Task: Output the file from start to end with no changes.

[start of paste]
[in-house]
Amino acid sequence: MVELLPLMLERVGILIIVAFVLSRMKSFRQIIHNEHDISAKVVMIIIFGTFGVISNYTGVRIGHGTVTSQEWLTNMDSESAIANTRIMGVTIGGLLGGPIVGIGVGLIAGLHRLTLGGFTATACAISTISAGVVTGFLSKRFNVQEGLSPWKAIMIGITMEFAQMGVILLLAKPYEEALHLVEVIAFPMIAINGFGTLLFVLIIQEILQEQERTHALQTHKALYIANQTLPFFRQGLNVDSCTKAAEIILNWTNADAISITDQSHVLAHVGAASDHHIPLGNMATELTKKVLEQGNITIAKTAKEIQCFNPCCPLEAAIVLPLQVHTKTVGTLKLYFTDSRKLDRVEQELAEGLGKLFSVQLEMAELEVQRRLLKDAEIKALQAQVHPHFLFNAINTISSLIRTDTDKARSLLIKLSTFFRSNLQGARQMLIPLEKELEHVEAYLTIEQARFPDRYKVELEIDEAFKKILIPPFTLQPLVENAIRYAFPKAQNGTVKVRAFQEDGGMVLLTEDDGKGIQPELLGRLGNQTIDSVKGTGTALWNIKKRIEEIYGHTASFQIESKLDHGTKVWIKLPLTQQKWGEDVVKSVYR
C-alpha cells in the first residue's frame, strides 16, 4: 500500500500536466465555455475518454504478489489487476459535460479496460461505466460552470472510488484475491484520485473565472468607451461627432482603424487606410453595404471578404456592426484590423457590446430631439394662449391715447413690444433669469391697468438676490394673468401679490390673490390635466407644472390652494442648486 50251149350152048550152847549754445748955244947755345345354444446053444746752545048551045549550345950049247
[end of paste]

[in-house]
Amino acid sequence: MVELLPLMLERVGILIIVAFVLSRMKSFRQIIHNEHDISAKVVMIIIFGTFGVISNYTGVRIGHGTVTSQEWLTNMDSESAIANTRIMGVTIGGLLGGPIVGIGVGLIAGLHRLTLGGFTATACAISTISAGVVTGFLSKRFNVQEGLSPWKAIMIGITMEFAQMGVILLLAKPYEEALHLVEVIAFPMIAINGFGTLLFVLIIQEILQEQERTHALQTHKALYIANQTLPFFRQGLNVDSCTKAAEIILNWTNADAISITDQSHVLAHVGAASDHHIPLGNMATELTKKVLEQGNITIAKTAKEIQCFNPCCPLEAAIVLPLQVHTKTVGTLKLYFTDSRKLDRVEQELAEGLGKLFSVQLEMAELEVQRRLLKDAEIKALQAQVHPHFLFNAINTISSLIRTDTDKARSLLIKLSTFFRSNLQGARQMLIPLEKELEHVEAYLTIEQARFPDRYKVELEIDEAFKKILIPPFTLQPLVENAIRYAFPKAQNGTVKVRAFQEDGGMVLLTEDDGKGIQPELLGRLGNQTIDSVKGTGTALWNIKKRIEEIYGHTASFQIESKLDHGTKVWIKLPLTQQKWGEDVVKSVYR
C-alpha cells in the first residue's frame, strides 16, 4: 500500500500536466465555455475518454504478489489487476459535460479496460461505466460552470472510488484475491484520485473565472468607451461627432482603424487606410453595404471578404456592426484590423457590446430631439394662449391715447413690444433669469391697468438676490394673468401679490390673490390635466407644472390652494442648486 50251149350152048550152847549754445748955244947755345345354444446053444746752545048551045549550345950049247